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Managing Remote Resources in Ruby Using Azure Storage Library

Meritxell
September 05, 2018

Last week I faced a very interesting challenge at work which I’d like to share with you. The situation is probably just a corner case, however it’s worth explaining.

Let’s say we were providing a solution that maintains updated information about restaurants in the cloud.

Our interface would allow users to create files with information about each restaurant and store them in a remote storage, so other clients could read that information.

The generated file would look like this:

# super_tasty.yml

super_tasty:
    address: ‘banana street, 34’
    phone: 555987623

Then we were using Carrierwave along with carrierwave-azure_rm gem to be able to store files in Azure remote storage:

#Gemfile

gem ‘carrierwave’
gem ‘carrierwave-azure_rm’
# config/initializers/carrierwave.rb

CarrierWave.configure do |config|
    config.storage = :azure_rm
config.azure_storage_account_name = ‘my_account_name’
config.azure_storage_access_key = ‘my_super_secret_key’
config.azure_container = ‘my_azure_container’
end

In the service, we were writing the content to a file and calling the uploader:

# app/services/warehouse.rb

def persist_remote
    # ...
uploader = FilesUploader.new
uploader.store!(file)
end

Which would finally upload the file through Carrierwave:

# app/uploaders/files_uploader.rb

class FilesUploader < CarrierWave::Uploader::Base
    # ...
end

This worked correctly so far.

But after a while, we realised we also needed a system that could remove outdated files from the cloud. As we couldn’t find a way to make Carrierwave do this, we decided to start using Azure blob service, for which Microsoft provides the azure-storage-blob gem:

#Gemfile

gem azure-storage-blob

Used in the service:

#app/service/warehouse.rb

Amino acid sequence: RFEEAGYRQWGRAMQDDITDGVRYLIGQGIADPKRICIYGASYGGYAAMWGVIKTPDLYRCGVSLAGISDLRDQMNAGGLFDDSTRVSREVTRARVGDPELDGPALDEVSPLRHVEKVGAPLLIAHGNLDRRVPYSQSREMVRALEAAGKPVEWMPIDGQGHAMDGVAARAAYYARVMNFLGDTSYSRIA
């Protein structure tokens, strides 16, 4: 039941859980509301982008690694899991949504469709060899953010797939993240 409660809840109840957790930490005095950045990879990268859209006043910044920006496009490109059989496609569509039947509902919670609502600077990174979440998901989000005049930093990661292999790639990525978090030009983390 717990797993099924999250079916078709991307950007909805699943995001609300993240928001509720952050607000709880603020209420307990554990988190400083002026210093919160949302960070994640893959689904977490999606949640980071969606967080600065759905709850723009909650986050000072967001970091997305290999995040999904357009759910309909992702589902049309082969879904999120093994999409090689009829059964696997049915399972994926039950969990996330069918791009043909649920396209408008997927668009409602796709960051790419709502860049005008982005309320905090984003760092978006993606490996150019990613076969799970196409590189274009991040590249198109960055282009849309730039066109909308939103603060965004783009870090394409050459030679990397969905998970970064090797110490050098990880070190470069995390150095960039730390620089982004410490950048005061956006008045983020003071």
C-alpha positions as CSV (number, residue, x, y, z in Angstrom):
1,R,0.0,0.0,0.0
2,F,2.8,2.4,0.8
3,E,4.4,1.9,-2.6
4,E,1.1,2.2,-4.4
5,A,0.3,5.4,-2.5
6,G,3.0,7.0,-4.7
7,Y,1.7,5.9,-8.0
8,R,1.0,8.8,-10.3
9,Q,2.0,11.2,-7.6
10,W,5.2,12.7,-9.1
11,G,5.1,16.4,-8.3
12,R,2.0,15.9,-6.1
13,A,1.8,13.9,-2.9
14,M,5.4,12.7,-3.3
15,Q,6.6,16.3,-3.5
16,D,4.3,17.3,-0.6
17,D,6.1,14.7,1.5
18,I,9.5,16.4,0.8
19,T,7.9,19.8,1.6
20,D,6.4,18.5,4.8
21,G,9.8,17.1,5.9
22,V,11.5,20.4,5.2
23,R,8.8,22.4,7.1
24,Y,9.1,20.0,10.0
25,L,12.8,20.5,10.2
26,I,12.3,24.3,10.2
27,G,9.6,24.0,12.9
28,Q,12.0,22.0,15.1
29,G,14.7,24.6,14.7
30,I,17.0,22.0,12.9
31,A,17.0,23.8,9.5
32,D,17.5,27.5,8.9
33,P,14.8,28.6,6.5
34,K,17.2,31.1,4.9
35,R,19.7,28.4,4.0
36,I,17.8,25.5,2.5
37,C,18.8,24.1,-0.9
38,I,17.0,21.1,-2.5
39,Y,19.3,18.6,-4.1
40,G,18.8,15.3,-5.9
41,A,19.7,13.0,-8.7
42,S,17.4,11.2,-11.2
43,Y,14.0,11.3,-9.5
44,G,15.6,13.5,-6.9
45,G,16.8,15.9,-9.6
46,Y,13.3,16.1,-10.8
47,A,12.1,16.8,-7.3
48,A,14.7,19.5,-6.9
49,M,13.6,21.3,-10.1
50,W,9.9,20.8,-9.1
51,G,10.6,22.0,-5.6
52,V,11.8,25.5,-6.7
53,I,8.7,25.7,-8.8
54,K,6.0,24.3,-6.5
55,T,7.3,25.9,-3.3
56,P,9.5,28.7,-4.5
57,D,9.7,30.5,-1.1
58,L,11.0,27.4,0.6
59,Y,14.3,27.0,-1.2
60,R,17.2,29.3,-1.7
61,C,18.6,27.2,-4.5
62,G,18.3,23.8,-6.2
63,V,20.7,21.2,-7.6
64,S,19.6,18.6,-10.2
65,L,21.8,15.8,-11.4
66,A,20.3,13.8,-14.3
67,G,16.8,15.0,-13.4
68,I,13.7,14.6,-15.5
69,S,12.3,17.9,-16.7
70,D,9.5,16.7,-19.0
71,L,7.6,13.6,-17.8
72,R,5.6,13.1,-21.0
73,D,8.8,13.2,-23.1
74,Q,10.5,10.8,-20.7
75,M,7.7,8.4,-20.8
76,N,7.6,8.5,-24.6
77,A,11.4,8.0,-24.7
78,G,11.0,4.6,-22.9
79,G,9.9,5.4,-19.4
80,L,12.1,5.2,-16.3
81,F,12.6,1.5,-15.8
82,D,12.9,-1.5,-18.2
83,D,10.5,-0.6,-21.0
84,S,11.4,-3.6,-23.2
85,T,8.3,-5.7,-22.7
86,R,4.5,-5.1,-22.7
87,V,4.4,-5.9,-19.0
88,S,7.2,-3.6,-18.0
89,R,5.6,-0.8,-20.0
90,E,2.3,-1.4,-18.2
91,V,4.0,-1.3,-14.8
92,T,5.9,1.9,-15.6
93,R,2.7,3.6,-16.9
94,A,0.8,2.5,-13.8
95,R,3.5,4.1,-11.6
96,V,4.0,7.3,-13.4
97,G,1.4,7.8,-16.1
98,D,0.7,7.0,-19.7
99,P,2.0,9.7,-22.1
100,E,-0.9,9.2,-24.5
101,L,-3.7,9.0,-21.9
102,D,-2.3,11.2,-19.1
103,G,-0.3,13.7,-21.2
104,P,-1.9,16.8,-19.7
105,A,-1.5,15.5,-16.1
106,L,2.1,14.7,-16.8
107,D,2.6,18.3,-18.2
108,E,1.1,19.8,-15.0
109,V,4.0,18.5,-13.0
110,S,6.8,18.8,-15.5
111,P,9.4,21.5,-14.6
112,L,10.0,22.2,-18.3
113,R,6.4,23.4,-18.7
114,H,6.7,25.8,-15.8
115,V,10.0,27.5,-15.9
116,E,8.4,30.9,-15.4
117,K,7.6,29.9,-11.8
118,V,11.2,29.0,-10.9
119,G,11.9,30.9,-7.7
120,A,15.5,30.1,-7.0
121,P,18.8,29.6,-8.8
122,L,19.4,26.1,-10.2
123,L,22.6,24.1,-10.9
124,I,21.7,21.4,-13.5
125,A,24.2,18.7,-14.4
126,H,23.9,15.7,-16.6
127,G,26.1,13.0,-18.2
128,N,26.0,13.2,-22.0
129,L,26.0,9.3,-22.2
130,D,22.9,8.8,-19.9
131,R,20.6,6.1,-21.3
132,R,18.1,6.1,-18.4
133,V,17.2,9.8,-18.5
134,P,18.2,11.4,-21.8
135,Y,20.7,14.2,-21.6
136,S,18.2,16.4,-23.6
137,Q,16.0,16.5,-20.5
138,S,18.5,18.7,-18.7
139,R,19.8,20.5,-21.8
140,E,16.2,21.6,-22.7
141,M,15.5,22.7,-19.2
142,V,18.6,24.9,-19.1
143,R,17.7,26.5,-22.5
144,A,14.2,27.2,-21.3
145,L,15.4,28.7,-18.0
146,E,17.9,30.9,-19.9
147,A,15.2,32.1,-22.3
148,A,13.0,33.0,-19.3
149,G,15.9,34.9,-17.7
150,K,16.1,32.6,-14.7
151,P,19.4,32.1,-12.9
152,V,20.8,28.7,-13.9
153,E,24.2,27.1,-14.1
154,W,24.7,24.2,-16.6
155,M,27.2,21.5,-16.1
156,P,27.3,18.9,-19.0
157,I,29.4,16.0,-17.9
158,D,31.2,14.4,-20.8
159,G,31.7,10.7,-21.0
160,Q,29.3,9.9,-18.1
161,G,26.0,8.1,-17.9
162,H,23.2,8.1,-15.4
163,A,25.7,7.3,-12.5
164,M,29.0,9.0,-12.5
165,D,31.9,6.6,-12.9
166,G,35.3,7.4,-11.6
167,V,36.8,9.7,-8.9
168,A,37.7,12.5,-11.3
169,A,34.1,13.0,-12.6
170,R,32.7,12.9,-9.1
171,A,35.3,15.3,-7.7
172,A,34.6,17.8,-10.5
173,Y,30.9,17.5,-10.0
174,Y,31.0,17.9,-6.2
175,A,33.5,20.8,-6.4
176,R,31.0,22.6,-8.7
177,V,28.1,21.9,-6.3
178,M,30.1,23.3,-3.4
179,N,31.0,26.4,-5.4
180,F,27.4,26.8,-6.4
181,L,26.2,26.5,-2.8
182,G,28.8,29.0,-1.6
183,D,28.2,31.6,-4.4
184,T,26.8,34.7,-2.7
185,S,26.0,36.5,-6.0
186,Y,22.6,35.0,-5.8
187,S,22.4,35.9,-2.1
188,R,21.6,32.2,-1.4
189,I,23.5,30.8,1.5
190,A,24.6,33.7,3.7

def remove_remote
    service.delete_blob(
        ‘my_azure_container’,
        “path/to/#{restaurant.name}.yml”
)
end

private

def service
      @service ||= Azure::Storage::Blob::BlobService.create(
        storage_access_key: ‘my_super_secret_key’,
        storage_account_name: ‘my_account_name’
      )
end

This was also working fine, but suddenly file upload was not working anymore! After some research, we realised that this gem interferes somehow with Carrierwave’s dependencies, making it stop working and producing a regression problem!

We were not able to use both gems together, but Azure blob service was able to upload files, so we decided to put aside Carrierwave and rewrite this functionality:

# app/services/warehouse.rb

def persist_remote
      service.create_block_blob(
        ‘my_azure_container’,
        “path/to/#{restaurant.name}.yml”,
        yamelized_content
      )
end

This solved our issue and allowed us to centralize the interaction with remote storage in a very simple way.

I’m quite proud of how we solved this issue.

On one hand, because we came out with a more consistent way of managing remote resources. We did this by sticking to Azure blob service all the time instead of using an Uploader for some operations.

On the other hand, because we learned how to use Azure blob service. Ideally, I’d like the documentation to be more straightforward, as it is a bit convoluted to find this gem from Microsoft’s Ruby Developer Center. However, once you’ve get into it, the usage instructions are very descriptive.

Microsoft also provides gems for other operations on Azure, which can be found here.

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